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Is this a story for me ...

Discussion in 'Journalism topics only' started by Rhody31, Jun 11, 2007.

  1. wickedwritah

    wickedwritah Guest

    DUIs are exempt in some states from the minor/not minor distinction.

    If he gets charged, it'll be public record. It is in my state.
  2. spnited

    spnited Active Member

    Not in NJ, wicked.
    I've been through this a few times where we "know" thingsa but can't write them because of no documentation or on the record verification.
  3. wickedwritah

    wickedwritah Guest

    A few times? That's our lives every day.
  4. Ace

    Ace Well-Known Member

    I talke it neither of you gentlemen works for the New York Post.
  5. TyWebb

    TyWebb Well-Known Member

    No doubt, cover your ass with plenty of good sources. When I was talking about anonymous coaches, I meant getting stuff off the record just to get an idea of what was going on. If they happen to talk on the record, bonus.
  6. spnited

    spnited Active Member

    You can get all the off the record stuff imaginable as background but without multiple on the record sources .. police, school admins, etc... you can not write the story.
  7. TyWebb

    TyWebb Well-Known Member

    Completely agree. This is the type of story that if you half-ass it, you are setting yourself up for libel.
  8. Rhody31

    Rhody31 Well-Known Member

    I think I just found my angle.
    The kid's been expelled from school and cannot take part in any gaduation activities.
    He's still playing baseball because the parents threatened action against the school.
    Also, do you think contacting the pro team that drafted him would be relevent?
  9. wickedwritah

    wickedwritah Guest

    Yes, contacting the pro team is relevant. It's not new practice to question a draft pick's record, see Christian Peter.

    And how can the kid not be allowed to participate in graduation, but he can play baseball? Wouldn't the state association have something to say about it?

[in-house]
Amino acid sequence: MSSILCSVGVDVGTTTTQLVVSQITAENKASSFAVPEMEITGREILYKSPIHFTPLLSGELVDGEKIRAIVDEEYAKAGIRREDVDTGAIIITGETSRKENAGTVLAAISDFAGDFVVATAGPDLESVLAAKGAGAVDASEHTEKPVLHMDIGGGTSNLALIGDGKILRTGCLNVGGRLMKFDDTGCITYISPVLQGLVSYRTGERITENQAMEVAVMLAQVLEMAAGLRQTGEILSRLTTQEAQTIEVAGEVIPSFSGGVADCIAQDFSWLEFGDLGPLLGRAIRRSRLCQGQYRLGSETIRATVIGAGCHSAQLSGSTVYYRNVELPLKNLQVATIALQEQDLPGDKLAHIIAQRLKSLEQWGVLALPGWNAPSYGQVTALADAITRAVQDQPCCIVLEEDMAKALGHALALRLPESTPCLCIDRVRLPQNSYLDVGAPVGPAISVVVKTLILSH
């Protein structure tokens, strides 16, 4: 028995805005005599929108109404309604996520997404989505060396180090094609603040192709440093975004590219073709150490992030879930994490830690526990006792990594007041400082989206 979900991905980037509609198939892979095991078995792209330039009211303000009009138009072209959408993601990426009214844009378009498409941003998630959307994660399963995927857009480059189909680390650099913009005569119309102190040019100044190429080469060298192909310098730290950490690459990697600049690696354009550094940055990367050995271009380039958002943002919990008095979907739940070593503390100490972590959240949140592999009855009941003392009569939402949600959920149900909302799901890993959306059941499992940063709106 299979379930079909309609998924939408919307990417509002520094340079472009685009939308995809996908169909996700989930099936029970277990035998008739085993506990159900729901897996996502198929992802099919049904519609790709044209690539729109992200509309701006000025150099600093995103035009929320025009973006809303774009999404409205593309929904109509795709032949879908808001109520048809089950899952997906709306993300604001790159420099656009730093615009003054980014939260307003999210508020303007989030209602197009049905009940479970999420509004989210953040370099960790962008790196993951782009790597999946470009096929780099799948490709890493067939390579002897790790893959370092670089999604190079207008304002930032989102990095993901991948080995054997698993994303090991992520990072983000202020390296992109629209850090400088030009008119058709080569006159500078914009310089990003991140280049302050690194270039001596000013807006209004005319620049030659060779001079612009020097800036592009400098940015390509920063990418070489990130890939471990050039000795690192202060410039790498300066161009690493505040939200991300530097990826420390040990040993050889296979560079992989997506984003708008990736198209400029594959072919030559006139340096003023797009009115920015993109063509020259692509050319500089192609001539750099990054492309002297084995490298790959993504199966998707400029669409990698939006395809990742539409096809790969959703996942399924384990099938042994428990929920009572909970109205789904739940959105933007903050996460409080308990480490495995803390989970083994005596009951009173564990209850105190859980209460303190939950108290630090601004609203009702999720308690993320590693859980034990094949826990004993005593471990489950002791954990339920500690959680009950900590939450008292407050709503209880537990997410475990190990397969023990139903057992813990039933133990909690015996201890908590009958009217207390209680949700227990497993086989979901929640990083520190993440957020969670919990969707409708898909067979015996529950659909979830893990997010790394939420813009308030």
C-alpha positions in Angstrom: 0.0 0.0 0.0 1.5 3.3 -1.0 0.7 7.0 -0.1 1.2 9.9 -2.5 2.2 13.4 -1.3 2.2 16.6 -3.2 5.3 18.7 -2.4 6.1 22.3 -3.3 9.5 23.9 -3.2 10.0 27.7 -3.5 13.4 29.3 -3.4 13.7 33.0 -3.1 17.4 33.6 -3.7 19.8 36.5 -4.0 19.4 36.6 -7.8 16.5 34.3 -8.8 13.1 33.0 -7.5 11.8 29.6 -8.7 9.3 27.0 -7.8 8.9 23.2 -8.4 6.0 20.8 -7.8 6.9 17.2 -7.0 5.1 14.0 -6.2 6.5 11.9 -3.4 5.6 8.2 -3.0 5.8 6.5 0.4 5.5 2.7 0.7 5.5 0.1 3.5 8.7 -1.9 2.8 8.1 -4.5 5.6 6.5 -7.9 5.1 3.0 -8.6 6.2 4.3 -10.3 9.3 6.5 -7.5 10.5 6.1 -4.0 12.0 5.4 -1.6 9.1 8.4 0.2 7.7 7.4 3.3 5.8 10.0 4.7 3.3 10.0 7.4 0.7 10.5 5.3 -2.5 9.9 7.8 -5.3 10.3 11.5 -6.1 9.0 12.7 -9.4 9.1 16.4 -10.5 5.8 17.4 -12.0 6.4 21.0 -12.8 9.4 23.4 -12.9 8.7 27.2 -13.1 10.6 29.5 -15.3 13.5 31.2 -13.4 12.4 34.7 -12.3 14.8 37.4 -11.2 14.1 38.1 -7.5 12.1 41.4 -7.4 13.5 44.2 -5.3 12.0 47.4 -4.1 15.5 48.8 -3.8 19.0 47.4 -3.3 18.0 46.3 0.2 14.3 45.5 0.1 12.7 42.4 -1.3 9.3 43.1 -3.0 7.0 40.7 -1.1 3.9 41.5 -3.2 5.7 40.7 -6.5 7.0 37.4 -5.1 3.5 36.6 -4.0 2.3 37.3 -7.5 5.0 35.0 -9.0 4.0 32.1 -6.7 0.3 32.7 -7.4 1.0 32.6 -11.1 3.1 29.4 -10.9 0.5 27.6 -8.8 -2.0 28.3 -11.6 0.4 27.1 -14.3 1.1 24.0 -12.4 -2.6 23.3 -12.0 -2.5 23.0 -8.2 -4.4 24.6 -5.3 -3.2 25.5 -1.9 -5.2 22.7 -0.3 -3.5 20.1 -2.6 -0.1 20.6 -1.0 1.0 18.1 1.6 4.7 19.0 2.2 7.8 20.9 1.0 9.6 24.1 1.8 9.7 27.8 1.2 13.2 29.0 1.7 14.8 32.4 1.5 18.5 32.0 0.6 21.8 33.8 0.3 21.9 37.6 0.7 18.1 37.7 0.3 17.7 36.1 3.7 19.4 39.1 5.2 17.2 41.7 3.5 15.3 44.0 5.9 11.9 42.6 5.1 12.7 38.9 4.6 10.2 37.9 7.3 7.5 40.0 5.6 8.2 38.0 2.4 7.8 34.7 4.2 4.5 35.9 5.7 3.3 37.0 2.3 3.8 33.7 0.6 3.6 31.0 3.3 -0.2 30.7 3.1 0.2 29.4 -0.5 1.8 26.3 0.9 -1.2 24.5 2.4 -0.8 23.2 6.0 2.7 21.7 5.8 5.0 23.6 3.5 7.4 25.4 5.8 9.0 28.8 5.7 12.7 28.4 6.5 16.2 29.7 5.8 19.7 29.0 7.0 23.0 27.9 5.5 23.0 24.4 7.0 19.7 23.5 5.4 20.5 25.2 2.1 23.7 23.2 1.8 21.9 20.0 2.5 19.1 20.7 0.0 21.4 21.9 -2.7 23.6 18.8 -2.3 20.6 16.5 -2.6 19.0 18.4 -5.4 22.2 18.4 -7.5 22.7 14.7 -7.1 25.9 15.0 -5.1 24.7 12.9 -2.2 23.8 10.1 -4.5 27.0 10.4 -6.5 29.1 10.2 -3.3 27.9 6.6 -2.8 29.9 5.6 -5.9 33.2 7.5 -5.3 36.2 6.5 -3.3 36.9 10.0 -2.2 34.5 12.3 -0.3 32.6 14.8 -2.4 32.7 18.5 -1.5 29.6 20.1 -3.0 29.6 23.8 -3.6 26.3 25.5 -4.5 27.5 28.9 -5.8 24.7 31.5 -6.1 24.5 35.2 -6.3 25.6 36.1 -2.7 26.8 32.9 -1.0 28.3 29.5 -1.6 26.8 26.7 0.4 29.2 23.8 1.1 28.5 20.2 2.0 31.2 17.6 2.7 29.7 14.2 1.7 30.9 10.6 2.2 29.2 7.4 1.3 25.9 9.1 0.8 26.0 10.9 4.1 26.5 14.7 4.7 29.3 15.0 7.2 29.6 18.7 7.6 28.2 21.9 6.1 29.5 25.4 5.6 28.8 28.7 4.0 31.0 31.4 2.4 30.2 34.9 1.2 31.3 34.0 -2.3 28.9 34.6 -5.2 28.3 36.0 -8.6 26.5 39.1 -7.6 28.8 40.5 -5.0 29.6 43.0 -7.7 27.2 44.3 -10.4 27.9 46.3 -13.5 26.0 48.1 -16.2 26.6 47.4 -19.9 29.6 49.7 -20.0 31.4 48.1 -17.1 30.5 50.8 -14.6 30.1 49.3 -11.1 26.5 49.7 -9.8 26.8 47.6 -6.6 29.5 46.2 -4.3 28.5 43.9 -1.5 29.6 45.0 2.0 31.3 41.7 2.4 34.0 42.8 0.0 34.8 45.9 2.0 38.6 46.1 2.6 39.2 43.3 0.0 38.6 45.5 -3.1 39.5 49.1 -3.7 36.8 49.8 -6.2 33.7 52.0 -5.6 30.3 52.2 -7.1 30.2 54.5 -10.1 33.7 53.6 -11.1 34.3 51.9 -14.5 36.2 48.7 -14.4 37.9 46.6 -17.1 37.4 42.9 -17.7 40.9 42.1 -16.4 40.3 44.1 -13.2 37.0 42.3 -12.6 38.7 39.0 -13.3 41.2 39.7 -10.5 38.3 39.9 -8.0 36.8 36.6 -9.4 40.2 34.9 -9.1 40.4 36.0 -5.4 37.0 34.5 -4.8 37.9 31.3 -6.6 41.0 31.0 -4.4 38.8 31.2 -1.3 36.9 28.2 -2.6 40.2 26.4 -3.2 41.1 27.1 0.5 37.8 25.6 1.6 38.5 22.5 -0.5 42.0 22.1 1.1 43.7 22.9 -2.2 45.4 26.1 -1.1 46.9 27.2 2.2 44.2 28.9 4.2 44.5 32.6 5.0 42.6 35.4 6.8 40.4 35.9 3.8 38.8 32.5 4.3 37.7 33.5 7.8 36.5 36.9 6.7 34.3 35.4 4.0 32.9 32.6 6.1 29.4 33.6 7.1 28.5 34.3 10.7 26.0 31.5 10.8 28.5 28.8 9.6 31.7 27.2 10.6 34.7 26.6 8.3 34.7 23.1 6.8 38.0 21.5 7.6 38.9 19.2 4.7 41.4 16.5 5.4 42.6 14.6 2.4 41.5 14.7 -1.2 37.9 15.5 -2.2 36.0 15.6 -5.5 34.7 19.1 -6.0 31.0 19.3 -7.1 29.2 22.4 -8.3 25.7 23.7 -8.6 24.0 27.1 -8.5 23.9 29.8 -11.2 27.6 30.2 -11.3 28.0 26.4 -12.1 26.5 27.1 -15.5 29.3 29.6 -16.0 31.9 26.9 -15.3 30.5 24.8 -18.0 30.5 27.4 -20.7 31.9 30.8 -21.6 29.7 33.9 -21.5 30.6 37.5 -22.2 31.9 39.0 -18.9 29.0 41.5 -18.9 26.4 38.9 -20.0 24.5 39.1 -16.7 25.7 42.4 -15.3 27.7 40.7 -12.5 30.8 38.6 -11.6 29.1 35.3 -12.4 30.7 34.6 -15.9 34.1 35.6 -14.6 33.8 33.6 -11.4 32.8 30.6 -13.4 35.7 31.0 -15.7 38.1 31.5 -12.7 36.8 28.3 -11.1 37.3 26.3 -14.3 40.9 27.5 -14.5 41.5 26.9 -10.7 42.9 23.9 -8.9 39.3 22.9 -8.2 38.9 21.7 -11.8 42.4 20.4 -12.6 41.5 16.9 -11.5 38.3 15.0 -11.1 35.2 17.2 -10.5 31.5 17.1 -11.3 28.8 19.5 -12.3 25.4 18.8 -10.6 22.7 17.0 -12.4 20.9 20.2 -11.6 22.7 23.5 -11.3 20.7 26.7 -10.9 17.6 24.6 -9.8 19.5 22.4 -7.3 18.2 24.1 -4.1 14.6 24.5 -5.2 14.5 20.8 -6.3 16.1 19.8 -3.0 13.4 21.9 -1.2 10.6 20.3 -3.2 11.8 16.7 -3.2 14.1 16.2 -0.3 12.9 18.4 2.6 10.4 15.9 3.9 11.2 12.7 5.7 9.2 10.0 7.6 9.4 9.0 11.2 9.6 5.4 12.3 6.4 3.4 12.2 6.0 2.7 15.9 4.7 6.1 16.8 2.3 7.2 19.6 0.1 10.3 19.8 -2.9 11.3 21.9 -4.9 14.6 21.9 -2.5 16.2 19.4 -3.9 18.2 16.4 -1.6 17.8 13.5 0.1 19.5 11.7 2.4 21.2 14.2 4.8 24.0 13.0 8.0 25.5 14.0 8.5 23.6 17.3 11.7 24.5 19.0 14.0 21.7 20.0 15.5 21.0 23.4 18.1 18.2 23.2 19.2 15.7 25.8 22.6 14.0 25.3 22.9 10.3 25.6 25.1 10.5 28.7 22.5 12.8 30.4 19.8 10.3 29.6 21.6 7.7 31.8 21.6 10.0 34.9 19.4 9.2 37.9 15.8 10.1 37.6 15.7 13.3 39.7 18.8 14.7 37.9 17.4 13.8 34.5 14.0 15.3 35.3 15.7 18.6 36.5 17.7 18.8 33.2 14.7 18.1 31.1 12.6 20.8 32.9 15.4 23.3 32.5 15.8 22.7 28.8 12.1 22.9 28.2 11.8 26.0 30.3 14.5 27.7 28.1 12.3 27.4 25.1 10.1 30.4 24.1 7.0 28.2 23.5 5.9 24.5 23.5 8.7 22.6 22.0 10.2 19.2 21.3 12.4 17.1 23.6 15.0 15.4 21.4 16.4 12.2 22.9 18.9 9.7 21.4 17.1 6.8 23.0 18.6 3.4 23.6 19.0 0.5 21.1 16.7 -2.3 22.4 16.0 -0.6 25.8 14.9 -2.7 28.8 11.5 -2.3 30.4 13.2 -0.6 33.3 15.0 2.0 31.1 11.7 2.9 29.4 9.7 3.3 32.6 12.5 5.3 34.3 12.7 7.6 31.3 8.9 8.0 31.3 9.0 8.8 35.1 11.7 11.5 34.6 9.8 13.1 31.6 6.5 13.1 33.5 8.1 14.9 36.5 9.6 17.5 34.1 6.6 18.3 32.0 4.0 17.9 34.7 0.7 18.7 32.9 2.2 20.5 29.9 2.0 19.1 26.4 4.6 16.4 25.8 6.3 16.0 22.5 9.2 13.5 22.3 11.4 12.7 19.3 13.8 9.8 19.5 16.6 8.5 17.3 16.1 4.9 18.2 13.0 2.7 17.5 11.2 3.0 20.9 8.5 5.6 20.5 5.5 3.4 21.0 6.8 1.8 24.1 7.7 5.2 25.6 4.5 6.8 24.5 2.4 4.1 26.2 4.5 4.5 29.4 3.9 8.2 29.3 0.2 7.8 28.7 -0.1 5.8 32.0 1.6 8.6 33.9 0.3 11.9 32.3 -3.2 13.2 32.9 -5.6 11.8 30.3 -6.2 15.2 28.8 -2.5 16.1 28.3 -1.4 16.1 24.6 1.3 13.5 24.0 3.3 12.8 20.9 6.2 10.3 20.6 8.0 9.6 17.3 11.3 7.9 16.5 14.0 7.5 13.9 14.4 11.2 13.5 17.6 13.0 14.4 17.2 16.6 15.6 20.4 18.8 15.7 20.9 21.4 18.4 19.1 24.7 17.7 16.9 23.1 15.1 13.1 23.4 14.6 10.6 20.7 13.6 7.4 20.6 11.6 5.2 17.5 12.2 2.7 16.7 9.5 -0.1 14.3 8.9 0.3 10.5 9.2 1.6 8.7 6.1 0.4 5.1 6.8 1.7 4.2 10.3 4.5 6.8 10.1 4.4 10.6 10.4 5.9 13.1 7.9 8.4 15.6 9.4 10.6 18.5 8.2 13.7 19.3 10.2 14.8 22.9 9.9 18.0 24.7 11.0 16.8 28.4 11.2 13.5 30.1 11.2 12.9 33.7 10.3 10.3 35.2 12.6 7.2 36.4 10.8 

Rhody, good luck, man.
  10. jfs1000

    jfs1000 Member

    Don't discourage. I think it isn't as hard as you say. You can run a sourced story not for attribution. Just because you have a source to confirm, doesn't mean you have to put all your sources in the story.

    First thing you do? Get a copy of the police report, even if redacted, get it. Try and get the plate number of the vehicle. Then, either confirm that the car is of somoene in that house through DMV (if they still allow plate as open records), or go to the kids house and see if that car is in the driveway.

    Then, see if you can talk the arresting officer NOT FOR ATTRIBUTION. If he can confirm it's the kid, it's golden.

    If you cover all those bases, try and get the coach to confirm it was his kid, you don't need Joe Blwo officer on the record saying it for attribution.

    The kid was arrested or he wasn't. If you said he was arrested, but he wasn't, then you are in trouble. But, if he is arrested, the nothing is going to happen.

    No one is going to come out and say it's a lie that he was arrested when he was arrested.

    Then go to the coach and asks if he was aware that the kid was arrested.If he says no comment, ask it again. It's a simple yes or no. Work your way up to AD then to principal to school board.

    Also, call the kid and parents up (don't worry about it, they will probably blow you off, or get angry, or they may even talk).

    I regret recently that a star girls basketball hoops star we had was arrested on a gun charge. It wasn't my deal, but we let the juvenille off the hool with the "it's a news story" and "just kids" line.

    I am thinking about it now, and am not too happy.
  11. donaugust

    donaugust Member

    Wicked has a good point -- contacting the state high school governing body is relevant.
  12. TyWebb

    TyWebb Well-Known Member

    As cliche as it sounds, leave no stone unturned with this one. You hear a name, talk to that person. This is the kind of story where there can not be too many sources. The more you have, the more credible it is.
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